Nearly 100,000 English children sent to Canada as labourers
By Naoibh O'Connor, Vancouver Courier
December 2, 2009 / canada.com
A framed sepia-toned photograph of a handsome, youthful Charlie Harvey sits on a bookshelf in Beryl Young's Kitsilano home.
Dressed in a Royal Northwest Mounted Police uniform, Harvey, Young's father, is 22 in the shot.
He died 48 years ago, but his life story is the subject of a book Young wrote called Charlie: A Home Child's Life in Canada, published by Key Porter books last August.
Harvey was one of nearly 100,000 so-called Home Children who were sent to Canada from England as indentured labourers between 1870 and 1938. Roughly 7,000 others were sent to Australia in later years. Some were abused and forced to work in terrible conditions, despite promises of a better life. It's estimated there are four million descendants of these children in Canada.
Harvey was 13 when his father died of pneumonia, forcing his mother to break up the family of seven children.
The teenager ended up in London at Leopold House, a home for destitute children founded by Dr. Thomas Barnardo. Just before turning 14, he was shipped to Canada with 216 other Barnardo children. Harvey worked as a farm labourer at two farms in Ontario until his 18th birthday--in the first case he was treated badly, but he had better luck on the second farm.
He went on to fight in the First World War and later joined the Royal Northwest Mounted Police, which soon became the Royal Canadian Mounted Police. Through his life, he lived in various places across the country from Halifax to Victoria.
But he kept quiet about his past as a Home Child. Young suspects he was ashamed of his background and the fact he only finished Grade 8. He was also of a generation that didn't talk much about their personal histories.
Young, the author of the best-selling young adult novel Wishing Star Summer, wasn't sure she had the right to expose her father's background in a book. Both parents died before she began considering it.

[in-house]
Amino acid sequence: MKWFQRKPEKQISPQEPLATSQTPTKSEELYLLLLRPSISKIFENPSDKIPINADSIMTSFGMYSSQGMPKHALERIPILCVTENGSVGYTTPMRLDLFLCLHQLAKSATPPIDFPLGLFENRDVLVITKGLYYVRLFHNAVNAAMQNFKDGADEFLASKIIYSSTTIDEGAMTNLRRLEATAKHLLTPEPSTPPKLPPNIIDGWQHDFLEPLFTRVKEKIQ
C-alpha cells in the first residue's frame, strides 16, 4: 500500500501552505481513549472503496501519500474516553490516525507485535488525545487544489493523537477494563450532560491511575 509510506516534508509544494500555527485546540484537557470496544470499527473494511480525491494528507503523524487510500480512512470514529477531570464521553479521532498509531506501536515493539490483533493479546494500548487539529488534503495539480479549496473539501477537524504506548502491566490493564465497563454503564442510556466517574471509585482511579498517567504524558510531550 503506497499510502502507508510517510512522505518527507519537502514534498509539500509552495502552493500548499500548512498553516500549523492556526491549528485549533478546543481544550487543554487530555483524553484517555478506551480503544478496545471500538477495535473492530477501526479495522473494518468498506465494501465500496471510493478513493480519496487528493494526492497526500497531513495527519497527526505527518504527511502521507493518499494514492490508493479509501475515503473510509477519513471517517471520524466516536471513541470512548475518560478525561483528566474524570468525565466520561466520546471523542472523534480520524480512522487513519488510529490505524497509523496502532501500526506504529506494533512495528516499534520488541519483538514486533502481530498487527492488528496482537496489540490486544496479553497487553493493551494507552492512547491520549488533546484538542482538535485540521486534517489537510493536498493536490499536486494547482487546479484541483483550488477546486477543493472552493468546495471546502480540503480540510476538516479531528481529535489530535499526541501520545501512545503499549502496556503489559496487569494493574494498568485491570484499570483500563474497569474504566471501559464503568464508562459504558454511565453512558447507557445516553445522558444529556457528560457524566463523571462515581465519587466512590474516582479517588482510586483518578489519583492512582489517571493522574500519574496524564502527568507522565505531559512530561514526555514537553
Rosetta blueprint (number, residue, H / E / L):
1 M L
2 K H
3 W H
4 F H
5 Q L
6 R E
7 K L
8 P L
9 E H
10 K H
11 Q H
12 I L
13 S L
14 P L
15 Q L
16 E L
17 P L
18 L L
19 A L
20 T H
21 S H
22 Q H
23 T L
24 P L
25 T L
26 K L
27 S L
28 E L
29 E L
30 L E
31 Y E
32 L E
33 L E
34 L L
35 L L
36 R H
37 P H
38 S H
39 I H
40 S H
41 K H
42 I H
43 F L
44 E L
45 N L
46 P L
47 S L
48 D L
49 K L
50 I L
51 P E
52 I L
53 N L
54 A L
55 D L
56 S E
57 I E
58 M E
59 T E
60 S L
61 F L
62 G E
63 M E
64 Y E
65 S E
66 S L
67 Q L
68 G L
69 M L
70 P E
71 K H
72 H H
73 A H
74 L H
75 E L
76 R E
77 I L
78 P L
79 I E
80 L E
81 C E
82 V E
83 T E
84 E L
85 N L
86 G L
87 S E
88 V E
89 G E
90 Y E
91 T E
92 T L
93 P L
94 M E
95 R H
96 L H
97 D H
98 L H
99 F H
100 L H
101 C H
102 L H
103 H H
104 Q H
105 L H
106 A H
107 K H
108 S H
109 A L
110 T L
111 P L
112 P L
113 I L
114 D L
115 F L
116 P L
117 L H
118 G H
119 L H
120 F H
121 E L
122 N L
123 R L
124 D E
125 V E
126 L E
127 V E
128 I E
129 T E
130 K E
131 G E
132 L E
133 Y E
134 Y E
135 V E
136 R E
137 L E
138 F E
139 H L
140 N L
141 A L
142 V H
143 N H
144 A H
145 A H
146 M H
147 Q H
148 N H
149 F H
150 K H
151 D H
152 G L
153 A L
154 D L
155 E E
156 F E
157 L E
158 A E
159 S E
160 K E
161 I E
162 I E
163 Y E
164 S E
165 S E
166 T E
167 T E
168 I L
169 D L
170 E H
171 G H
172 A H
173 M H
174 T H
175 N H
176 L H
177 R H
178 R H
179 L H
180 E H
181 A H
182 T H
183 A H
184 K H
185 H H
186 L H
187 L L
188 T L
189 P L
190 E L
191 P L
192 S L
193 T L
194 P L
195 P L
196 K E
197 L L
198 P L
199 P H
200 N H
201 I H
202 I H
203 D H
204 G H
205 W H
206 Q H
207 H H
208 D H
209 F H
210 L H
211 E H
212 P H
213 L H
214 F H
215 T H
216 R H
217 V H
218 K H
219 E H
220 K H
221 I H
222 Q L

"When I decided I wanted to write his story, I had to really think hard about it and I talked to my brother. We decided I could write the story because we're really proud of our dad," she said. "I think he was really brave, along with those other children, to come to Canada and make his way in Canada. He served in the war and he was courageous."
The book, which chronicles Harvey's journey from age 13 to retirement, is geared towards students from 10 to 13, but it's also captured interest from adults with relatives who were Home Children or who suspect they had relatives in that situation.
Young isn't sure how many Vancouverites are descendants of Home Children because of the shame associated with being one.
"They say 12 per cent of Canadians are descendants and you see, these people didn't talk about it. Many people won't know, but some of them have an idea since many people are tracking down their family history," she said. "I really wanted to honour the journeys of those 100,000 children because I think it's a largely unknown part of our history and I wanted to recognize their contribution to Canada. They made wonderful citizens."
Home Children hit the news headlines in recent weeks after the Australian government apologized to child migrants in that country and the British government announced plans to do so in the new year. There's a call for Prime Minister Stephen Harper to do the same.
Young believes it's more important for the Canadian government to recognize the group of children and their contribution to this country. "I feel Canadians are more quietly sad. They're not angry," she said.
A private members bill is being introduced in the House of Commons Dec. 7, to declare 2010 the year of the British Home Child. A commemorative stamp is being issued in October 2010.